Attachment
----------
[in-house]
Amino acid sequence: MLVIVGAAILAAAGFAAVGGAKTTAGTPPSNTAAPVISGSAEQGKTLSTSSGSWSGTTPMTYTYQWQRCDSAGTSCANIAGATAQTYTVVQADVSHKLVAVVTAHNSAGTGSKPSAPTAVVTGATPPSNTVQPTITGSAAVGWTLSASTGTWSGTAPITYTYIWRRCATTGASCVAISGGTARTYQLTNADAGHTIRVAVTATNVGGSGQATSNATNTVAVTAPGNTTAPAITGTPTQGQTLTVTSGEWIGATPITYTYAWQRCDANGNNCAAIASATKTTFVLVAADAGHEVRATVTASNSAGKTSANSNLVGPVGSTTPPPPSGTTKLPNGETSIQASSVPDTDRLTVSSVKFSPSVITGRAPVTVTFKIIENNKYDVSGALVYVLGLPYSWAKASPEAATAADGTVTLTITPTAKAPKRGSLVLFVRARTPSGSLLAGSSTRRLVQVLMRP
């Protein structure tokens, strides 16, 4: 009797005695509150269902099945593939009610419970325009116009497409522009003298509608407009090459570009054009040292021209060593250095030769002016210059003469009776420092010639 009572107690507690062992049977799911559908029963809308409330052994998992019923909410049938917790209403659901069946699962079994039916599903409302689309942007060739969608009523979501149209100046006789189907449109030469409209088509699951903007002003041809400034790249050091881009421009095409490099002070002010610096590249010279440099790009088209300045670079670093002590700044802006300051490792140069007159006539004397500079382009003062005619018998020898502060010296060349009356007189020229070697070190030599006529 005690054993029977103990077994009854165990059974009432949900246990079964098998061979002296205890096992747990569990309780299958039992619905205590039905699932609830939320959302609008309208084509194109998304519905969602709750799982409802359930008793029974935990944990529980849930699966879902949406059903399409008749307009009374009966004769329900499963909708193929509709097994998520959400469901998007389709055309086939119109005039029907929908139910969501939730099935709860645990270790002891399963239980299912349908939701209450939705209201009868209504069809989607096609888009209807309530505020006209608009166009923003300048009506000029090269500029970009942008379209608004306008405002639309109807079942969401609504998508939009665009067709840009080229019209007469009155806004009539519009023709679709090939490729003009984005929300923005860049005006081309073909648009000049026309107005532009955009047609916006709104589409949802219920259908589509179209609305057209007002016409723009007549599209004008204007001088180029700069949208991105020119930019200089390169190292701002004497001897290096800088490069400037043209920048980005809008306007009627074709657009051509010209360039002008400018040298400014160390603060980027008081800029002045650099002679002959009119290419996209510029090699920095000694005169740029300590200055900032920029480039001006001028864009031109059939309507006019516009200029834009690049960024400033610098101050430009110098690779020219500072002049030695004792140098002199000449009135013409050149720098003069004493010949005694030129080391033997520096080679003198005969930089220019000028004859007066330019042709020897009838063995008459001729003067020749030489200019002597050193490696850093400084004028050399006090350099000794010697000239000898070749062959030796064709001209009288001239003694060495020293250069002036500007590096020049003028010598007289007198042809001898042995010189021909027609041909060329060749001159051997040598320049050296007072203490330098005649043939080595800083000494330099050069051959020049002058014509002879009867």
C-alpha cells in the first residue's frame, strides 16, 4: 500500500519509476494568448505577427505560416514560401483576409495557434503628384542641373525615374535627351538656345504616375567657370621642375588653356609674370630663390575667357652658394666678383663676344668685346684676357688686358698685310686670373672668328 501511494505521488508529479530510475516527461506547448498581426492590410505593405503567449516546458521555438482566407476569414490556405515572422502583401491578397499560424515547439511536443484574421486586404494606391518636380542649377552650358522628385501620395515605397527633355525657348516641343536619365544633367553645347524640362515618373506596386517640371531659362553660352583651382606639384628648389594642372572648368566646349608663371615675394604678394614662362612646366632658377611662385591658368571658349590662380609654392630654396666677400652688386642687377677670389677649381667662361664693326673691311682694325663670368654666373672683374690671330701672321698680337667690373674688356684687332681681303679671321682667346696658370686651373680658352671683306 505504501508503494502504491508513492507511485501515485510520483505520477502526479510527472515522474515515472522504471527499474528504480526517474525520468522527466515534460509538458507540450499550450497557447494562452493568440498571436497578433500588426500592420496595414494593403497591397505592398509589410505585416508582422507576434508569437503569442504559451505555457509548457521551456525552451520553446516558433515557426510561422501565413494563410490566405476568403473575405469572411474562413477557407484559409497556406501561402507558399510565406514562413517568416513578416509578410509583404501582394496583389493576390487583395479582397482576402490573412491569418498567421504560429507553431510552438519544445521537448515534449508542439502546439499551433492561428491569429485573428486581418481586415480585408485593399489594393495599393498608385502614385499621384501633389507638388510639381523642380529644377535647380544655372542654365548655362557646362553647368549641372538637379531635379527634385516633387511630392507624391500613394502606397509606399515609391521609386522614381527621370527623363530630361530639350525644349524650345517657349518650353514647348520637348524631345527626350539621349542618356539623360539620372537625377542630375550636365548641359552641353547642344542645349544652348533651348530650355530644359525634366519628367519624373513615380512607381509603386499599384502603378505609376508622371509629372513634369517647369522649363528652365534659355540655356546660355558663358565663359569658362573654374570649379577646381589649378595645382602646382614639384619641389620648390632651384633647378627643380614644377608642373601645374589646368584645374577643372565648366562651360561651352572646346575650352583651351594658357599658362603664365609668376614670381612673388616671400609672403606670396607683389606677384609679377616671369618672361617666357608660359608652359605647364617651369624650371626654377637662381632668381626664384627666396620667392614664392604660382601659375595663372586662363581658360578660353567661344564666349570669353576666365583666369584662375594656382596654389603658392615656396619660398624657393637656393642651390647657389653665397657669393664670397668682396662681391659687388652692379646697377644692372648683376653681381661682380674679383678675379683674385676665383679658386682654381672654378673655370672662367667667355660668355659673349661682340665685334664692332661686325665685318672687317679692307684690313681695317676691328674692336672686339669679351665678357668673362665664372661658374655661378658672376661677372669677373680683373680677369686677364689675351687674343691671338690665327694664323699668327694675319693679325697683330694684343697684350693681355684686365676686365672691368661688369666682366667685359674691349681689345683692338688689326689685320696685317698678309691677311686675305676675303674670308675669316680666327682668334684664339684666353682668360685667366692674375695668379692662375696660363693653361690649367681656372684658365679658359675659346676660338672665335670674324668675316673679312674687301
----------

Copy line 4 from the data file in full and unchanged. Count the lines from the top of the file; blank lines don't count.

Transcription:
C-alpha cells in the first residue's frame, strides 16, 4: 500500500519509476494568448505577427505560416514560401483576409495557434503628384542641373525615374535627351538656345504616375567657370621642375588653356609674370630663390575667357652658394666678383663676344668685346684676357688686358698685310686670373672668328 501511494505521488508529479530510475516527461506547448498581426492590410505593405503567449516546458521555438482566407476569414490556405515572422502583401491578397499560424515547439511536443484574421486586404494606391518636380542649377552650358522628385501620395515605397527633355525657348516641343536619365544633367553645347524640362515618373506596386517640371531659362553660352583651382606639384628648389594642372572648368566646349608663371615675394604678394614662362612646366632658377611662385591658368571658349590662380609654392630654396666677400652688386642687377677670389677649381667662361664693326673691311682694325663670368654666373672683374690671330701672321698680337667690373674688356684687332681681303679671321682667346696658370686651373680658352671683306 505504501508503494502504491508513492507511485501515485510520483505520477502526479510527472515522474515515472522504471527499474528504480526517474525520468522527466515534460509538458507540450499550450497557447494562452493568440498571436497578433500588426500592420496595414494593403497591397505592398509589410505585416508582422507576434508569437503569442504559451505555457509548457521551456525552451520553446516558433515557426510561422501565413494563410490566405476568403473575405469572411474562413477557407484559409497556406501561402507558399510565406514562413517568416513578416509578410509583404501582394496583389493576390487583395479582397482576402490573412491569418498567421504560429507553431510552438519544445521537448515534449508542439502546439499551433492561428491569429485573428486581418481586415480585408485593399489594393495599393498608385502614385499621384501633389507638388510639381523642380529644377535647380544655372542654365548655362557646362553647368549641372538637379531635379527634385516633387511630392507624391500613394502606397509606399515609391521609386522614381527621370527623363530630361530639350525644349524650345517657349518650353514647348520637348524631345527626350539621349542618356539623360539620372537625377542630375550636365548641359552641353547642344542645349544652348533651348530650355530644359525634366519628367519624373513615380512607381509603386499599384502603378505609376508622371509629372513634369517647369522649363528652365534659355540655356546660355558663358565663359569658362573654374570649379577646381589649378595645382602646382614639384619641389620648390632651384633647378627643380614644377608642373601645374589646368584645374577643372565648366562651360561651352572646346575650352583651351594658357599658362603664365609668376614670381612673388616671400609672403606670396607683389606677384609679377616671369618672361617666357608660359608652359605647364617651369624650371626654377637662381632668381626664384627666396620667392614664392604660382601659375595663372586662363581658360578660353567661344564666349570669353576666365583666369584662375594656382596654389603658392615656396619660398624657393637656393642651390647657389653665397657669393664670397668682396662681391659687388652692379646697377644692372648683376653681381661682380674679383678675379683674385676665383679658386682654381672654378673655370672662367667667355660668355659673349661682340665685334664692332661686325665685318672687317679692307684690313681695317676691328674692336672686339669679351665678357668673362665664372661658374655661378658672376661677372669677373680683373680677369686677364689675351687674343691671338690665327694664323699668327694675319693679325697683330694684343697684350693681355684686365676686365672691368661688369666682366667685359674691349681689345683692338688689326689685320696685317698678309691677311686675305676675303674670308675669316680666327682668334684664339684666353682668360685667366692674375695668379692662375696660363693653361690649367681656372684658365679658359675659346676660338672665335670674324668675316673679312674687301